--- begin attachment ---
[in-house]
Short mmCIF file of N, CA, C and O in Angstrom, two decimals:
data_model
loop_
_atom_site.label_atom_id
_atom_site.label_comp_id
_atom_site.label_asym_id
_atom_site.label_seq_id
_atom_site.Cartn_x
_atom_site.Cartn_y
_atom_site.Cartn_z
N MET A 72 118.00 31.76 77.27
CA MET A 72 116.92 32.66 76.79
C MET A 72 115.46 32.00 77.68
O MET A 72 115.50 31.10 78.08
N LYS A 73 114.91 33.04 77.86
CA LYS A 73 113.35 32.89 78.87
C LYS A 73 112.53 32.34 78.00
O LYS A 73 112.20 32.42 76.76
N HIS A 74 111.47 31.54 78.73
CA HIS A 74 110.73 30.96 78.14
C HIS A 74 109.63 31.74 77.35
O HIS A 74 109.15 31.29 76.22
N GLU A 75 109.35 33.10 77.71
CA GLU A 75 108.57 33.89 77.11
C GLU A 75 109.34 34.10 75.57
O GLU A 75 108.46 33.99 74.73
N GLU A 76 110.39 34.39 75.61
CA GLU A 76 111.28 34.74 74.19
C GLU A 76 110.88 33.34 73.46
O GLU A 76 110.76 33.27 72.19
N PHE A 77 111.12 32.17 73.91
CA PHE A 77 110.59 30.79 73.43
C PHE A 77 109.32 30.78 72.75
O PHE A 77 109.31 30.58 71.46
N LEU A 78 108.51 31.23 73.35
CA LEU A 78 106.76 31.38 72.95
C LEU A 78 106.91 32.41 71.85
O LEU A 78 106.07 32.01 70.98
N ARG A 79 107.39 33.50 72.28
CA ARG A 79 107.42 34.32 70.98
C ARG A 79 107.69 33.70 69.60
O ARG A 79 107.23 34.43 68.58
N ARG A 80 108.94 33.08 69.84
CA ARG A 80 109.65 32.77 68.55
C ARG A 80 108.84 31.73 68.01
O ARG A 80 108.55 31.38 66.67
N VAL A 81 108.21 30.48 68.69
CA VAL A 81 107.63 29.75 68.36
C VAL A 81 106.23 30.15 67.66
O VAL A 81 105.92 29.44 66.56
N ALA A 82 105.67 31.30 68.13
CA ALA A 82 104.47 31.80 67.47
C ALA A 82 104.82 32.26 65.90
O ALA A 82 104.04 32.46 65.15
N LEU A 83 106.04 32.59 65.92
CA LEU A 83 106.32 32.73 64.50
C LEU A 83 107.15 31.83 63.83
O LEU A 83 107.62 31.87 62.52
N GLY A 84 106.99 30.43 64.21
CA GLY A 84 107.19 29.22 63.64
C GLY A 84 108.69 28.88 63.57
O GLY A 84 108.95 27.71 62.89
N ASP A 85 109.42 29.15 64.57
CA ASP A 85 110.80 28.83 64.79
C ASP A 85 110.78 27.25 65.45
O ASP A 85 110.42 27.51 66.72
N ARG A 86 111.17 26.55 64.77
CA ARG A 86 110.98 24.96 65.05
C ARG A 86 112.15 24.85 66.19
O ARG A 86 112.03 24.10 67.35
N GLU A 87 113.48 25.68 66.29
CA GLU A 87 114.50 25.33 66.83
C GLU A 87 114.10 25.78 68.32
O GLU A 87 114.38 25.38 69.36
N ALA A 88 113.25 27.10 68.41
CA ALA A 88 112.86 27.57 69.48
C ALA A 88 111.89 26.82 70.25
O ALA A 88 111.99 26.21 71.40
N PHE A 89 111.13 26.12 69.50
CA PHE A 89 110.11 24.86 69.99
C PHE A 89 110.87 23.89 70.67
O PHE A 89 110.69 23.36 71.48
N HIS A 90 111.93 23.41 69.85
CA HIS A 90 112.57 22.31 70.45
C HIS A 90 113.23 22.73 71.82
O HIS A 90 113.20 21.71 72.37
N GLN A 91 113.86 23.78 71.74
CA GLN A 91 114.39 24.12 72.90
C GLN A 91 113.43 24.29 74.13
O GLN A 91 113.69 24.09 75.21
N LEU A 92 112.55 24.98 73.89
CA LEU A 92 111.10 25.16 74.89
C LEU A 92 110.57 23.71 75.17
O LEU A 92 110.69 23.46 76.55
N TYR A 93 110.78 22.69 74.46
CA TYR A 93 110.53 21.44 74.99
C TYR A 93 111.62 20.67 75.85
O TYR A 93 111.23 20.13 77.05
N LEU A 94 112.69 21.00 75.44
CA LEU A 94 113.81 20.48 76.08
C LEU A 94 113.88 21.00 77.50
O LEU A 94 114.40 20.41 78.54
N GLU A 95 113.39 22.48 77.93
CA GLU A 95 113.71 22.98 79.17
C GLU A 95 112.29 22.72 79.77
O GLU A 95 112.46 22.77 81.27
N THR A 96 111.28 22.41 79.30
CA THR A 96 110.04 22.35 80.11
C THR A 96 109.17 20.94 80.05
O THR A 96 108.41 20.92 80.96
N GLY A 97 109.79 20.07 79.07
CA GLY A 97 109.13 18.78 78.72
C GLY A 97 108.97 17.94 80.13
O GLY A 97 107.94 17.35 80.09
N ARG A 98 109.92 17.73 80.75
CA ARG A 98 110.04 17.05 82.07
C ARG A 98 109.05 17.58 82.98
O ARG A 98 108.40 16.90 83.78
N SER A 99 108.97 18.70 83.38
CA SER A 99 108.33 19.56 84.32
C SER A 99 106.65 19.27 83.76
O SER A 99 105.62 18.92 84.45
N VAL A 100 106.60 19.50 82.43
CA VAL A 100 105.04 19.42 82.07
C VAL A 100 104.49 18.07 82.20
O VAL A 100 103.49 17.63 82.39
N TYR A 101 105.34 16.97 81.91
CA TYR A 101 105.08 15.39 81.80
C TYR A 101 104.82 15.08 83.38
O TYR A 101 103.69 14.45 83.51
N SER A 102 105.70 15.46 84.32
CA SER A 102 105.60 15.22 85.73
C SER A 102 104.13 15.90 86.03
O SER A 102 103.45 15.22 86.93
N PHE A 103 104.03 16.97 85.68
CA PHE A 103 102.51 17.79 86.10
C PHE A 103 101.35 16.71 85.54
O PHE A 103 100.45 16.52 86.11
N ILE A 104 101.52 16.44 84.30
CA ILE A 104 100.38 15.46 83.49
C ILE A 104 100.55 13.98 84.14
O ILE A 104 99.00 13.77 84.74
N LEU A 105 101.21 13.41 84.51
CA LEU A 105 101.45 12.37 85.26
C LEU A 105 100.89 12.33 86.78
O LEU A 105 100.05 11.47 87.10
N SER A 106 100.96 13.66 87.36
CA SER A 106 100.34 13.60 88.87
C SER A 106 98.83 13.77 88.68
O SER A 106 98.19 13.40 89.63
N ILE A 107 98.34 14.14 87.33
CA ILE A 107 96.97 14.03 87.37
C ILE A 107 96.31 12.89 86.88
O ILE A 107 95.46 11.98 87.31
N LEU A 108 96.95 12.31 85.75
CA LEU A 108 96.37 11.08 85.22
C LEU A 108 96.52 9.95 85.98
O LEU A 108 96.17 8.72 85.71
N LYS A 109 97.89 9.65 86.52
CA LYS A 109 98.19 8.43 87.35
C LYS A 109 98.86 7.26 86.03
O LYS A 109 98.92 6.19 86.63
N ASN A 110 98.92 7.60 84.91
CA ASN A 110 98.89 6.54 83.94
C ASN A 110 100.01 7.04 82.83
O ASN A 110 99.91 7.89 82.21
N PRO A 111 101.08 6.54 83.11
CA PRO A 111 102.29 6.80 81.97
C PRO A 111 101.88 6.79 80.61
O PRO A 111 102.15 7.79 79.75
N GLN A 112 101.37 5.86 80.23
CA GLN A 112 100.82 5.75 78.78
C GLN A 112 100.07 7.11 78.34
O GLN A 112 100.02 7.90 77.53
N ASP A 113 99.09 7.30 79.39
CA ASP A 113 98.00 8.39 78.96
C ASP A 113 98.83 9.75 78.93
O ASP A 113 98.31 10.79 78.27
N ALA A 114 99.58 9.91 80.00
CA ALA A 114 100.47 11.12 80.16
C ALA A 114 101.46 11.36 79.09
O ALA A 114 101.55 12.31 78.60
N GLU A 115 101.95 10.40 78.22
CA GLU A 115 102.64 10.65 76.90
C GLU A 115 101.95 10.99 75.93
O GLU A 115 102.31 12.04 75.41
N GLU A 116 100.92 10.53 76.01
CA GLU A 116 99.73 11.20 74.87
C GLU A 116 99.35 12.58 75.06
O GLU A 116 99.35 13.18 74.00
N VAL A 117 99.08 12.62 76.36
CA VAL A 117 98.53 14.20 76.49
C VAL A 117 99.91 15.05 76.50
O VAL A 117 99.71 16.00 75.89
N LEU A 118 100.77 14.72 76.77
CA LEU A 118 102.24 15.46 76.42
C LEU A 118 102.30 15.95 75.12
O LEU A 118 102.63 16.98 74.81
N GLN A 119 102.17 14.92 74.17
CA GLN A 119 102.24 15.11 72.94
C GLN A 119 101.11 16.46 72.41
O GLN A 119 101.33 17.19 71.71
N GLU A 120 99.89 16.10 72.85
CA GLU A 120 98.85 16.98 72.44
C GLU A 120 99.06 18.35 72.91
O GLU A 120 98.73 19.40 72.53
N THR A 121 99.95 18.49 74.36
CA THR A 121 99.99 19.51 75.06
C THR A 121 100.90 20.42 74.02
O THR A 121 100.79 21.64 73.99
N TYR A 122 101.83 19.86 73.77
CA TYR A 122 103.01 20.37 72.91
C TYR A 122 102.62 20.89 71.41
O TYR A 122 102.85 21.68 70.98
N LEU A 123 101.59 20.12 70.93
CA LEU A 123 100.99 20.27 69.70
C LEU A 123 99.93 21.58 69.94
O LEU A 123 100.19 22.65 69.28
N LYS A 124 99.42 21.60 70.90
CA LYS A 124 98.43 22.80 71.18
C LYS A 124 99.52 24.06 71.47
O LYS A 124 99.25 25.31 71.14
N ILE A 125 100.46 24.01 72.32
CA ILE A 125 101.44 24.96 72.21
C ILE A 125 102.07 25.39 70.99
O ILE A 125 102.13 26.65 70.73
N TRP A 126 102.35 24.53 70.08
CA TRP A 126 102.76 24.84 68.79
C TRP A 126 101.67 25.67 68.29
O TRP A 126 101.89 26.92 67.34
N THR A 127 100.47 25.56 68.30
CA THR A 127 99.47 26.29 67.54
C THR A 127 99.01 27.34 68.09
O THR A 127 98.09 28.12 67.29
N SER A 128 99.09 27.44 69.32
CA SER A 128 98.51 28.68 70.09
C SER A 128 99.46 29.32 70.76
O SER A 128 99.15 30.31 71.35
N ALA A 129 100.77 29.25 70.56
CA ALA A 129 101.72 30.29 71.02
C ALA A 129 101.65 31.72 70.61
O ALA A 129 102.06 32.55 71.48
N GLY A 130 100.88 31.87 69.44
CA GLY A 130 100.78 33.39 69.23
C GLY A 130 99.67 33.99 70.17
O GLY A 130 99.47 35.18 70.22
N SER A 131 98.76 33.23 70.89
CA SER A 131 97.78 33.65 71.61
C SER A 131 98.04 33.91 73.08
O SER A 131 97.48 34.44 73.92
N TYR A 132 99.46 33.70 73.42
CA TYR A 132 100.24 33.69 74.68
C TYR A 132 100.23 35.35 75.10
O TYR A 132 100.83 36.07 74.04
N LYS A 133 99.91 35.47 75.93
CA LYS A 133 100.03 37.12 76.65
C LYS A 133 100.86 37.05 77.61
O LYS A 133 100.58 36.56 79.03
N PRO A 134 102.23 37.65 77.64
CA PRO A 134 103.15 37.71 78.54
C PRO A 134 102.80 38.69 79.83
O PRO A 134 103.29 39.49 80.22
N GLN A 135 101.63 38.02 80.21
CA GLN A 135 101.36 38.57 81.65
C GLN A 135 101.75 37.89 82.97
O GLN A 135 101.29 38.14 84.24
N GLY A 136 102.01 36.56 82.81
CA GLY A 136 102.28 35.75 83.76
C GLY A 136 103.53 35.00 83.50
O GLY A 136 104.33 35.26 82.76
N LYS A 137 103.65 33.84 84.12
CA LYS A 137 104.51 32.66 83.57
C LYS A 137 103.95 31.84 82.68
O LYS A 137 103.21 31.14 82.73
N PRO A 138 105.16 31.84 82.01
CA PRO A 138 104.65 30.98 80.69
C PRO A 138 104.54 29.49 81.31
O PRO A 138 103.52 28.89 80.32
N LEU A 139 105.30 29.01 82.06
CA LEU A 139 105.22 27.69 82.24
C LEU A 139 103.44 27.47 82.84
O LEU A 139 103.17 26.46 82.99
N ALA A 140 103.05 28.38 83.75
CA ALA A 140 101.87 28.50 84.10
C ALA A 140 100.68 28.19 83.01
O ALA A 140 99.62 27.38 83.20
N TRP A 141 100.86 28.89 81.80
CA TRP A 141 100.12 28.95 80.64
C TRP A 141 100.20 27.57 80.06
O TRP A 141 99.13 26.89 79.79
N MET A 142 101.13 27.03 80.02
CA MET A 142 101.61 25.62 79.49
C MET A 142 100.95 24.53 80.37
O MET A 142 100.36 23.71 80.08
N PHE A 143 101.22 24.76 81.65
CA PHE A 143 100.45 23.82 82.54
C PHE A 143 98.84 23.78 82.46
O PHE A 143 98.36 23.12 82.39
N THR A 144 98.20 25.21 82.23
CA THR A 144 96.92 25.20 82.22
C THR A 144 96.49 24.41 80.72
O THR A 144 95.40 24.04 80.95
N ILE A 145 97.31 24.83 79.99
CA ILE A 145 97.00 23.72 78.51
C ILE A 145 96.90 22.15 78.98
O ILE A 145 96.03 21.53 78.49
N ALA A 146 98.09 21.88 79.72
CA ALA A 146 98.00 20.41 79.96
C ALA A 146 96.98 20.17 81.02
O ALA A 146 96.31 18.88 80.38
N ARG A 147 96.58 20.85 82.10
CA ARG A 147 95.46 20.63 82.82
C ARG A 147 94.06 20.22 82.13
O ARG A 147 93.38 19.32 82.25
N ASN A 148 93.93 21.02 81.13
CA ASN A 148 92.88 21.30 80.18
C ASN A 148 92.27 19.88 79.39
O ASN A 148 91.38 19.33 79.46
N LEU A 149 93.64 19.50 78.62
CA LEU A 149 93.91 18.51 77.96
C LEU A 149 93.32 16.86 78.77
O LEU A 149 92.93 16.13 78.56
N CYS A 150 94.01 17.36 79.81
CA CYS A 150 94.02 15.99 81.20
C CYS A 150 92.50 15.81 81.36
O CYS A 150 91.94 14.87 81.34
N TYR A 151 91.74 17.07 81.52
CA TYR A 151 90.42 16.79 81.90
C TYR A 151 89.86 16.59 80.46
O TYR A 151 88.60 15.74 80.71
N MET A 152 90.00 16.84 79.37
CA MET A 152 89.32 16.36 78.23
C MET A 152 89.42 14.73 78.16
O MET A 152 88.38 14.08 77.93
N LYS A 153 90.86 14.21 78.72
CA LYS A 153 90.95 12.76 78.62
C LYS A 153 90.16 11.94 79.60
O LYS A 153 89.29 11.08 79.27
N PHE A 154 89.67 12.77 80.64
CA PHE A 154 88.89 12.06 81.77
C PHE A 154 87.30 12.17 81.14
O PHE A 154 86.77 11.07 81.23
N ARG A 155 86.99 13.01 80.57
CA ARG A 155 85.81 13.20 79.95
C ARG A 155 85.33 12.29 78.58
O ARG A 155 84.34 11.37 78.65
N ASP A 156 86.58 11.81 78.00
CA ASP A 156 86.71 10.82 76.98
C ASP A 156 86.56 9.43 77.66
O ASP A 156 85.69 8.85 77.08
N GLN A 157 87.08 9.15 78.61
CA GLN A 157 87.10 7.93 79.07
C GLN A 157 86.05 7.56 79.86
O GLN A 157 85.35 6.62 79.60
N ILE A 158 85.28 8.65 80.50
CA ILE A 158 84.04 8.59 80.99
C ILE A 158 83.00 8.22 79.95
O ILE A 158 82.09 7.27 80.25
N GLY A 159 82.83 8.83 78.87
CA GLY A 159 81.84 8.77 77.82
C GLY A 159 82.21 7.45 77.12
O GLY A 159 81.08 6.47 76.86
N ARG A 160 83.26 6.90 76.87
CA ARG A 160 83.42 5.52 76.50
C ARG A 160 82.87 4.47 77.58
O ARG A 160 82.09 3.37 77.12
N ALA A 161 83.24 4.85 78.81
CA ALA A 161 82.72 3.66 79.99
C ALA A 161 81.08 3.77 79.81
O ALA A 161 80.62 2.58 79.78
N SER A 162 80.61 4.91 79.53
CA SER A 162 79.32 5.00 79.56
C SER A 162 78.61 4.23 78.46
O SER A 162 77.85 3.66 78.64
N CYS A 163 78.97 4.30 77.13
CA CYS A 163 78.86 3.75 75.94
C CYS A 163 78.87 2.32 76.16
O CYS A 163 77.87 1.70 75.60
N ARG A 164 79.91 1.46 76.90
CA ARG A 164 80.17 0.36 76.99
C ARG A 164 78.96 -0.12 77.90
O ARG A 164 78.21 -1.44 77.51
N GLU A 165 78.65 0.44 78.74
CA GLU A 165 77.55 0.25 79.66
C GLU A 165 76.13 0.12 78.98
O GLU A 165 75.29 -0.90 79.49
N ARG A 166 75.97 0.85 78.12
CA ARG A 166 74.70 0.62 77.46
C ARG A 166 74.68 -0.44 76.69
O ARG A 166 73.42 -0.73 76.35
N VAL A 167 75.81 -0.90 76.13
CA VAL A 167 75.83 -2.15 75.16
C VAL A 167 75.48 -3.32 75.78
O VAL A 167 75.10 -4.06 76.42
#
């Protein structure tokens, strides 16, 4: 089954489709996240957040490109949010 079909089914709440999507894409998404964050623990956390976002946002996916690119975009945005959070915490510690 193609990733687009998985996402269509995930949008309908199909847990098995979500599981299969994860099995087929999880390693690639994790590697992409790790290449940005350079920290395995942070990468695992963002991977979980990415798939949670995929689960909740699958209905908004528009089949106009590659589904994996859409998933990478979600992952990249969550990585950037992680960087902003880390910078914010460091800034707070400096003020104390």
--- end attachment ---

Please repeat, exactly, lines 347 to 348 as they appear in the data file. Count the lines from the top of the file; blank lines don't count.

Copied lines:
O ARG A 155 84.34 11.37 78.65
N ASP A 156 86.58 11.81 78.00